Families like the Barites are a prime target for GK’s ambitious projects, notably the Agricool program, which aims to rebrand agriculture as a worthwhile economic opportunity. The scheme targets the farm’s youth – putting boys in the fields, girls in basket-weaving courses – and doles out a monthly allowance to encourage kids to water and weed when they come home from school. “What we’re doing here is shifting mindsets, concerns and priorities,” Morales explains. “We’re really trying to teach them to love farming, to create the next generation of Filipino farmers.”
It’s easy for NGOs to wax poetic about their projects – when Morales at one point says that the farm is about “growing people, not just growing businesses,” she sounds a bit like a banking advertisement. And it does beg the question: Is this really something that could work long-term? The HUDCC’s Alba seems to think so, as the government is also investing in a new pilot scheme to send slum-dwellers back onto farms. That program, called Balik Probinsya (Back to the Countryside), will be rolled out in two communities this year, and will represent a major departure for the Philippines’ government, Alba says. Refocusing economic opportunity from Metro Manila back onto the land, it could eventually recategorize the Philippines as a rice exporter rather than just a call-center capital.
“Unlike before, when we tried to resettle people from Metro Manila into off-city areas and there was no livelihood [for them there], with this concept what we’re trying to provide is land so they can farm with all the support [they need] from the Department of Agriculture and Agrarian Reform, which will provide them with seedlings and the skills and facilities,” she explains.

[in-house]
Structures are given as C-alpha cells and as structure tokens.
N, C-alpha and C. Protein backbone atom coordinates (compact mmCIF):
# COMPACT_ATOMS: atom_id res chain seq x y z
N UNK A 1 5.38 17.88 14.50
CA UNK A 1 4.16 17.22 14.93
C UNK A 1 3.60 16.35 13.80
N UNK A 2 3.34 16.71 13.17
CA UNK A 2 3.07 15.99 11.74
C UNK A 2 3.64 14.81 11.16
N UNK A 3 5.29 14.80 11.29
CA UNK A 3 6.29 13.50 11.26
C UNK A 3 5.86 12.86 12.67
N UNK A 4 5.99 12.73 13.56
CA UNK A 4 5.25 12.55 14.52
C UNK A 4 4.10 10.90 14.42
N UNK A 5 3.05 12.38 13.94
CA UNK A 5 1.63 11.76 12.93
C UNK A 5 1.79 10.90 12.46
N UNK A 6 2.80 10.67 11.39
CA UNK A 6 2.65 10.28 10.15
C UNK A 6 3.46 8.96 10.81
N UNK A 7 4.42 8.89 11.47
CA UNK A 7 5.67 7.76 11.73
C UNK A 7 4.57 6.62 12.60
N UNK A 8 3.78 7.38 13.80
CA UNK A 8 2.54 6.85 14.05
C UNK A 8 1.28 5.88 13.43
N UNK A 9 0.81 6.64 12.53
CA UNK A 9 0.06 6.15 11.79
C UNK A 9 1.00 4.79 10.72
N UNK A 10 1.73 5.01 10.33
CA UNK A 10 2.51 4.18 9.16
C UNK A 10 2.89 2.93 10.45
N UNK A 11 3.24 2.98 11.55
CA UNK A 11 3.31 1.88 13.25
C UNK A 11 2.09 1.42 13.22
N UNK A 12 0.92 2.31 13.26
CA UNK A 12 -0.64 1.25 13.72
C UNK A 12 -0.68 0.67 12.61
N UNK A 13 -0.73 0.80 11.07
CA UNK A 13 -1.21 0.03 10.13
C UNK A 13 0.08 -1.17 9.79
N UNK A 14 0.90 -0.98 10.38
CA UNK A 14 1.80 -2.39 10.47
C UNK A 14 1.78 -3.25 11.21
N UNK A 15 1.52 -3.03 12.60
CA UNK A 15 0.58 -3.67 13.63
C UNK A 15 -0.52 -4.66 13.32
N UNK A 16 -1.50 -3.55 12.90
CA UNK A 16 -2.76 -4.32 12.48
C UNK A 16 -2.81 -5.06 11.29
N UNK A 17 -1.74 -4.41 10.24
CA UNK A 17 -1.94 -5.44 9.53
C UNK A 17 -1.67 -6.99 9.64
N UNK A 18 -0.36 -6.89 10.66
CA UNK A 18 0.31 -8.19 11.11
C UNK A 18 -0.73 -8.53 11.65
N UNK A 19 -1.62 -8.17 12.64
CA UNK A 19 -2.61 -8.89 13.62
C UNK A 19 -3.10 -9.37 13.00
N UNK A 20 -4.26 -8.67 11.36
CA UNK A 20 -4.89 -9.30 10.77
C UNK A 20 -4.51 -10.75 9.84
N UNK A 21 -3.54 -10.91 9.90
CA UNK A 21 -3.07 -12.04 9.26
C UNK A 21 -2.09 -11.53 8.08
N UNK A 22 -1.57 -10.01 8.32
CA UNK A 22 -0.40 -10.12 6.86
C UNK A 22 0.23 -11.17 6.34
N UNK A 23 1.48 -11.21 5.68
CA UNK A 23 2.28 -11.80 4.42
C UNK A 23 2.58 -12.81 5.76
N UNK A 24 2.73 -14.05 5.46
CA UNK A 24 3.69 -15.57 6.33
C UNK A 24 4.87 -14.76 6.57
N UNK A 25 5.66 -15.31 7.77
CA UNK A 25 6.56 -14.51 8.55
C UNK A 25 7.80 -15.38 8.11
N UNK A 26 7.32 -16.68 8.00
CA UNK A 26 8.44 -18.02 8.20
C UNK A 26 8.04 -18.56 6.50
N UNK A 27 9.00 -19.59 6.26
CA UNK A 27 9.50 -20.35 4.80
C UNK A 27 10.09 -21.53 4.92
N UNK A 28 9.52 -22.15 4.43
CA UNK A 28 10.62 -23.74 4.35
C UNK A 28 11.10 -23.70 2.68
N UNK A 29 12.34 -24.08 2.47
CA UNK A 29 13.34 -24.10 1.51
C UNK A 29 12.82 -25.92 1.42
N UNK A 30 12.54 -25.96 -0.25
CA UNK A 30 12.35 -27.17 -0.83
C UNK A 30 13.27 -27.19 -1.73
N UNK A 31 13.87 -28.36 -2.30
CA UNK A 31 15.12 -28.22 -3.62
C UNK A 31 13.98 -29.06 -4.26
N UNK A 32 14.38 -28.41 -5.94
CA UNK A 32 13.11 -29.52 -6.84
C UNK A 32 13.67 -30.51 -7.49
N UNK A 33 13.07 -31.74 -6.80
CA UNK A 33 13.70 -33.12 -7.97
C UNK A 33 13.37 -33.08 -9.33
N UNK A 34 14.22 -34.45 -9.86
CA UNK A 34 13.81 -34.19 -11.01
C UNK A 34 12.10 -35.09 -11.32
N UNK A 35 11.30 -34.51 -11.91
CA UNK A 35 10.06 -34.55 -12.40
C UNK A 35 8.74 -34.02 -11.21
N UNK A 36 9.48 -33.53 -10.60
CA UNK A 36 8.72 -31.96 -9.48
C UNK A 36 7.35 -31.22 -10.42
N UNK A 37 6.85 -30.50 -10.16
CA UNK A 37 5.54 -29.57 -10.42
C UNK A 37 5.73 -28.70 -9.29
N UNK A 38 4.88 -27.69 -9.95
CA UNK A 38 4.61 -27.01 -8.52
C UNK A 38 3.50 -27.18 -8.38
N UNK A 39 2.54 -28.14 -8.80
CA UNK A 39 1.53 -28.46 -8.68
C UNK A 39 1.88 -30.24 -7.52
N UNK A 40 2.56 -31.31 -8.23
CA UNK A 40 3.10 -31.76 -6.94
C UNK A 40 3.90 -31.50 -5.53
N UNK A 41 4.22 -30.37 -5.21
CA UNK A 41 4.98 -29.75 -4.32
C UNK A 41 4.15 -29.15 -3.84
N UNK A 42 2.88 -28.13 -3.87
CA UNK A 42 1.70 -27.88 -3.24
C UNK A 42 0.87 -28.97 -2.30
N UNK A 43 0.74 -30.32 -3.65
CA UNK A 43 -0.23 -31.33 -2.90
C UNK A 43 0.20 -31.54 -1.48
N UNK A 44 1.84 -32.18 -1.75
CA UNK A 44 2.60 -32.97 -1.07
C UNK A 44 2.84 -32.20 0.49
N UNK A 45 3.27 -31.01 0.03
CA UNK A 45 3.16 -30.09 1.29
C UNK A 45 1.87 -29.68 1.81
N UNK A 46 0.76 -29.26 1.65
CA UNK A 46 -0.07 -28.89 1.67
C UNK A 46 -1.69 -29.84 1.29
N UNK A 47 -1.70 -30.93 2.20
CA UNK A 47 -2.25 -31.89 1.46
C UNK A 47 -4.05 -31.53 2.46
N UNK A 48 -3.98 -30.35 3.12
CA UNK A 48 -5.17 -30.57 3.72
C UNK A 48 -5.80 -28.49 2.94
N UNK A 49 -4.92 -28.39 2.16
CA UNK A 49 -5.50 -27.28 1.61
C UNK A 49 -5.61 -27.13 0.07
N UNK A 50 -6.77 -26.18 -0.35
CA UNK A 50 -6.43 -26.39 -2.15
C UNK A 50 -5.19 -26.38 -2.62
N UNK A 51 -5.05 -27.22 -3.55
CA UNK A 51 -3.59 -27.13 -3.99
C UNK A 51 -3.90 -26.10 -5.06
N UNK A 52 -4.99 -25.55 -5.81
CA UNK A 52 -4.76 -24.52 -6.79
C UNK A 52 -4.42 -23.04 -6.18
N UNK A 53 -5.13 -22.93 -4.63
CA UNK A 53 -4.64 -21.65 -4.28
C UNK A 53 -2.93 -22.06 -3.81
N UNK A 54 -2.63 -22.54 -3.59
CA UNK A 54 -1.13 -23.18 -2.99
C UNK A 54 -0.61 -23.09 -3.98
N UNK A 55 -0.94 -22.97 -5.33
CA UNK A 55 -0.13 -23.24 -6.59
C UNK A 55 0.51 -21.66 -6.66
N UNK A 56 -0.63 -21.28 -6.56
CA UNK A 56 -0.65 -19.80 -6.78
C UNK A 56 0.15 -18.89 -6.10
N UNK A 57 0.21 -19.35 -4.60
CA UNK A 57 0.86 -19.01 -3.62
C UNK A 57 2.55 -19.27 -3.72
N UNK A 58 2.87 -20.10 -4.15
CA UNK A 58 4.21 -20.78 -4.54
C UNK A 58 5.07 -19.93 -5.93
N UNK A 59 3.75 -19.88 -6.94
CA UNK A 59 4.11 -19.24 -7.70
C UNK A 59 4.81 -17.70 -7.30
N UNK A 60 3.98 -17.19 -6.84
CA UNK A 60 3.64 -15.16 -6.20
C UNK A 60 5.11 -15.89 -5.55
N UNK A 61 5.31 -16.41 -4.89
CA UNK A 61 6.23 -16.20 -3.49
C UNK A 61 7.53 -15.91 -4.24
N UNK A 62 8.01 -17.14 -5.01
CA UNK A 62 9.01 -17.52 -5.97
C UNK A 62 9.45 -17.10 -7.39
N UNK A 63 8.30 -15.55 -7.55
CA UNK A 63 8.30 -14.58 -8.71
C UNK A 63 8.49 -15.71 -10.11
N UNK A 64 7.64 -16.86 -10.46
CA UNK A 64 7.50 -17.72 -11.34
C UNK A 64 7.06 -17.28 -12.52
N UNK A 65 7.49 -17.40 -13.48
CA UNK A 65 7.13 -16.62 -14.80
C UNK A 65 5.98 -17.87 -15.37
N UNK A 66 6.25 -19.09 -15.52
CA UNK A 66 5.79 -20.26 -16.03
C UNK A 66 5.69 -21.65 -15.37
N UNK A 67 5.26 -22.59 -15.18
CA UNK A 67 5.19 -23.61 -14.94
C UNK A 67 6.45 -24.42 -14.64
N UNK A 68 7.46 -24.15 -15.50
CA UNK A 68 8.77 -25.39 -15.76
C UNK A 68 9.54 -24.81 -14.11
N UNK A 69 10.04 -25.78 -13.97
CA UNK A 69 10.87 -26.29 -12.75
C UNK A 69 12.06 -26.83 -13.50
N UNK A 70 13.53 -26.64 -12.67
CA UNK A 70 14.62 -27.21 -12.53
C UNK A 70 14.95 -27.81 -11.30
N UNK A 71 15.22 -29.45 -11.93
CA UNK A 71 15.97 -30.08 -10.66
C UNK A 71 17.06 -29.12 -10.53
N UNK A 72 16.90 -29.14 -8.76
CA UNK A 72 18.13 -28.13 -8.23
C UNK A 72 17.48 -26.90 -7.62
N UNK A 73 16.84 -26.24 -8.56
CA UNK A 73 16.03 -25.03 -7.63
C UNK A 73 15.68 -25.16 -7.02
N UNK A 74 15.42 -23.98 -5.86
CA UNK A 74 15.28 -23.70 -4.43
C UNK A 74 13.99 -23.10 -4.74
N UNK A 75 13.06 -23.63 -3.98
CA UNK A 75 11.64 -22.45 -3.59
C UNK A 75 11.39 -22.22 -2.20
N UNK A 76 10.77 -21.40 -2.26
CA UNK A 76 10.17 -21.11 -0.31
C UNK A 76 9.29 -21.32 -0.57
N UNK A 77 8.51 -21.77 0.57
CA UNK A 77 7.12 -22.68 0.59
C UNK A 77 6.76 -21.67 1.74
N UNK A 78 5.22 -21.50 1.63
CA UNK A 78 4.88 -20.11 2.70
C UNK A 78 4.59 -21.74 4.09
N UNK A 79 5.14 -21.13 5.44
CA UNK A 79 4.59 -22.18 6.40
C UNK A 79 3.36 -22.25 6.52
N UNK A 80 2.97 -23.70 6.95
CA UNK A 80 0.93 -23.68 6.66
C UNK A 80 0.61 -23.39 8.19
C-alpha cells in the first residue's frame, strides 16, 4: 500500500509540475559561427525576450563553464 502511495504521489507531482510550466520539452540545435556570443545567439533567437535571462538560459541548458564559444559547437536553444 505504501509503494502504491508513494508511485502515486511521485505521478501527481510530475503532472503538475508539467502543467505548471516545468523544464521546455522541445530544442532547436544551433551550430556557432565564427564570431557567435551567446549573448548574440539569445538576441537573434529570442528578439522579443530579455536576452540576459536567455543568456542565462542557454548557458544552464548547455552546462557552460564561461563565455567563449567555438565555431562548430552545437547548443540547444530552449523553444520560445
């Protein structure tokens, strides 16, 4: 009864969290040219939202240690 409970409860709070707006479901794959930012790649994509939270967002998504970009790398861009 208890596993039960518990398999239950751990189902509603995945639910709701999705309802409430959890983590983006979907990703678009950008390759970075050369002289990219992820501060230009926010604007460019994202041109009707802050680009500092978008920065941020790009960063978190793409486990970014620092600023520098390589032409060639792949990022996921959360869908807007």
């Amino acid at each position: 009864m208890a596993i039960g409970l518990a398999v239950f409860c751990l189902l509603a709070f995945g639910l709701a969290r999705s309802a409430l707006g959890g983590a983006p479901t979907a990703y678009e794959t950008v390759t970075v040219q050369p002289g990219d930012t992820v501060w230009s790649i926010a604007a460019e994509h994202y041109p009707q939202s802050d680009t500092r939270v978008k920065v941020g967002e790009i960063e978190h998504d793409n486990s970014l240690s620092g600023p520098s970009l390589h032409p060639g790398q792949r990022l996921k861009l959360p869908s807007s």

Such pilots may be innovative, but they are still small-scale. They also push against the global trend of urbanization, and the belief that cities are the best poverty-alleviating mechanism the world currently has. Perhaps most importantly, they are based on the notion that Metro Manila is now a “game over” option for slum-dwellers, as there is no land left for them to live on. While at the seminary, I ask Father Carcellar whether he thinks moving slum-dwellers out of the city and back onto the farm is really a step forward. He shakes his head and retorts pointedly, “Do you believe that? I don’t.”
“Urbanization is really an anthropological and sociological phenomenon – it’s not just about economics,” says Carcellar. “Backyard farming projects didn’t work out [in the past] even if the settlers were used to farming, because they came [to Manila] to have access to services. And that’s not going to change. We need to find ways to make the city work.”
Back at the cemetery, I watch Evangelista as he takes one last drag on his cigarette. Technically, he and the 1,000 other families that live among these tombs should have been evicted and relocated long ago. But many of them, like Evangelista, have ad-hoc “deeds” from the families of the dead allowing them to live here. In many ways, this itself is a kind of in-city resettlement, and of the most informal sort – a handshake agreement between key stakeholders to put to more productive use a piece of land that is being, shall we say, underutilized by its permanent residents.
“I often think, what would have happened if I had just finished school?” Evangelista says in a low voice as he navigates the steep ladder back downstairs into the main mausoleum. “I only made it to the third grade. Maybe I would have had a better job, been able to live somewhere else.” As he knocks on the solid mausoleum walls he says, to no one in particular, “This is the best house I’ve ever lived in.” For Evangelista, relocation is not on the table – in a deeply personal sense, he’s very much at home. “My family is buried in this cemetery,” he says quietly, “and I don’t plan on going anywhere else myself.”